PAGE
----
MTSU President Sidney A. McPhee, left, tells the audience attending the True Blue Tour event at the Millennium Maxwell House that U.S. Army veteran Cody Wilson will have opportunities to be assisted by the Charlie and Hazel Daniels Veterans and Military Family Center on campus. Wilson received a $5,000 scholarship and plans to study business administration in the Jones College of Business. Dozens of students and their parents attended the two-hour event. (MTSU photo by John Goodwin)

MTSU President Sidney A. McPhee, left, tells the audience attending the True Blue Tour event at the Millennium Maxwell House that U.S. Army veteran Cody Wilson will have opportunities to be assisted by the Charlie and Hazel Daniels Veterans and Military Family Center on campus. Wilson received a $5,000 scholarship and plans to study business administration in the Jones College of Business. Dozens of students and their parents attended the two-hour event. (MTSU photo by John Goodwin)

Katherine Malpas of Thompson’s Station, a sophomore at Columbia State, has a high interest in MTSU’s exercise science, food and nutrition and horse science programs.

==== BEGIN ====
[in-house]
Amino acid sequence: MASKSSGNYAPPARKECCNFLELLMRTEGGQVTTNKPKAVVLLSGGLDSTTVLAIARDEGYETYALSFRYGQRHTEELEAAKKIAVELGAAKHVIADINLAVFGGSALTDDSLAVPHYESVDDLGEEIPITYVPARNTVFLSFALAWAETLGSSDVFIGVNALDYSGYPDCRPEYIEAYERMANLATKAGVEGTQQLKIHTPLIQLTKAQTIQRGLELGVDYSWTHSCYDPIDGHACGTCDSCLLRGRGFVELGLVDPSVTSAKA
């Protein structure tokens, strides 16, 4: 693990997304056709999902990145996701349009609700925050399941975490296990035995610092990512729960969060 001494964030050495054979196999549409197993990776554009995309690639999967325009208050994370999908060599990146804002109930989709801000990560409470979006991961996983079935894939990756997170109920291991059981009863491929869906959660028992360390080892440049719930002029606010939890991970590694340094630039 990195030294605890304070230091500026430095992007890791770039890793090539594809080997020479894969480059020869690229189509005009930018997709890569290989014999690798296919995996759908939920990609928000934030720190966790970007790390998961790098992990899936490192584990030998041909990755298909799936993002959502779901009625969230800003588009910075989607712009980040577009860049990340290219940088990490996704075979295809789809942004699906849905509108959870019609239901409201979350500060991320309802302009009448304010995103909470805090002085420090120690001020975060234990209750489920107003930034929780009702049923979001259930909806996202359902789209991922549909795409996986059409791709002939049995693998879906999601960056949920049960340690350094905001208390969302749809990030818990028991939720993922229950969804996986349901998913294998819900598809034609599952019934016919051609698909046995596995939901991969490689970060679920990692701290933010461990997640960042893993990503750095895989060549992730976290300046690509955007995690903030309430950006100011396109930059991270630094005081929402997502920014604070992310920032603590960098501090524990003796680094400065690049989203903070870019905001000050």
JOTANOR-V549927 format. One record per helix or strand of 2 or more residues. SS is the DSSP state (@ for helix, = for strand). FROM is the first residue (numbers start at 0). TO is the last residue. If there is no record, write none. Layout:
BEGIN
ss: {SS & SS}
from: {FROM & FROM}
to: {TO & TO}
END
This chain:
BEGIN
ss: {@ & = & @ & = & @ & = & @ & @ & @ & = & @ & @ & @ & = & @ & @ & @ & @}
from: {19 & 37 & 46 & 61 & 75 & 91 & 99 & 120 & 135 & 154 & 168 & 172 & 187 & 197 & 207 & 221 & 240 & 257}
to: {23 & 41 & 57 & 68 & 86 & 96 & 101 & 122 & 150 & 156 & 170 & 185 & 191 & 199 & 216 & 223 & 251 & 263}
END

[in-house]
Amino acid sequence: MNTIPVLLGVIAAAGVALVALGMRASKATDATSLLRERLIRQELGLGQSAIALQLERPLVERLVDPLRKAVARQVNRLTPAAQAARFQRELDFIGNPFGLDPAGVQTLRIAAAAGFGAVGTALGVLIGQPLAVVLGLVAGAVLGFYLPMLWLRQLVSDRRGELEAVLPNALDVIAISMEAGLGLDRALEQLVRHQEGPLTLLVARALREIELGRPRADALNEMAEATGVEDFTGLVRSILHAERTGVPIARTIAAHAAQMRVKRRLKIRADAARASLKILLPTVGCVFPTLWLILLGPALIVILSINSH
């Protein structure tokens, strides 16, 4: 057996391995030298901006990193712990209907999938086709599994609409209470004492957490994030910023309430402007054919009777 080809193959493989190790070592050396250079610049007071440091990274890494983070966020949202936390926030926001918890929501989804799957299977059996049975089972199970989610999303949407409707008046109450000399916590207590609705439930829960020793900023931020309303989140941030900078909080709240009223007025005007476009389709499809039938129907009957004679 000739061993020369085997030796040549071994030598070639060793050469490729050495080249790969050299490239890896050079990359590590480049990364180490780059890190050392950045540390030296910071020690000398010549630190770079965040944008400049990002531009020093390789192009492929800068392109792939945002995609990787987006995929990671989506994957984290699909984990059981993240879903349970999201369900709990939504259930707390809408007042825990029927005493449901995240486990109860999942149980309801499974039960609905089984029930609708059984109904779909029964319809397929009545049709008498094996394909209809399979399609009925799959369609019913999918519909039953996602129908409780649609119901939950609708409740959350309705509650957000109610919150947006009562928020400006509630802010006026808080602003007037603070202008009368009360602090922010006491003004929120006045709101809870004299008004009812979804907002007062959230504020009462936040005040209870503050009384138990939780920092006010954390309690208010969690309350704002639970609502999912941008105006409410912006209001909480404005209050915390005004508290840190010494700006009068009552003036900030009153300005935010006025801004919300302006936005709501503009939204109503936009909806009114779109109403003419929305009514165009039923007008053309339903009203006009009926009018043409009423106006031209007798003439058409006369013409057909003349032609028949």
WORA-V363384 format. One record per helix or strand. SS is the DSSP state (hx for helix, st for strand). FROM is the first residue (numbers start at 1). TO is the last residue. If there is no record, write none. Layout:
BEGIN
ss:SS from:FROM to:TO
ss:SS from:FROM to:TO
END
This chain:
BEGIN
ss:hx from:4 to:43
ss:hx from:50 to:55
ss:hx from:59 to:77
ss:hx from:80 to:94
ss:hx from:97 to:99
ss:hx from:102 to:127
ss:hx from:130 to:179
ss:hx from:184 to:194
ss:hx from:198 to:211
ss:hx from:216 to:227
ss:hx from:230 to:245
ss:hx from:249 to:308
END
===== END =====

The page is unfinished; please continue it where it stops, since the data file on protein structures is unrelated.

“I’m still deciding (where to go),” said Malpas, who attended the Franklin event at the Marriott Cool Springs with her parents, Jim and Karan Malpas, and who visited campus this summer. “I love the campus and love the atmosphere.” A triplet, her sister, Sarah, and brother, Thomas, also attend Columbia State.

Courtney Lent, center, visits with one of MTSU’s academic colleges during the university’s True Blue Tour event recently at the Franklin Marriott Cool Springs. Lent, 32, will be returning as a student along with her stepson, Nathan Lent, 17, who will be a freshman in fall 2022, with plans to major in photography and minor in graphic design in the College of Liberal Arts. Courtney Lent plans to study psychology. She started at MTSU in 2007, but dropped out to enter the workforce. (MTSU photo by Andy Heidt)

Courtney Lent, center, visits with one of MTSU’s academic colleges during the university’s True Blue Tour event recently at the Franklin Marriott Cool Springs. Lent, 32, will be returning as a student along with her stepson, Nathan Lent, 17, who will be a freshman in fall 2022, with plans to major in photography and minor in graphic design in the College of Liberal Arts. Courtney Lent plans to study psychology. She started at MTSU in 2007, but dropped out to enter the workforce. (MTSU photo by Andy Heidt)

The transfer route

More than 50% of MTSU total enrollment each semester comes from transfer students, said Mark Murphy, Office of Admissions assistant director for undergraduate transfer admissions.

Motlow State, Columbia State, Nashville State and Volunteer State are among the top feeder schools for MTSU.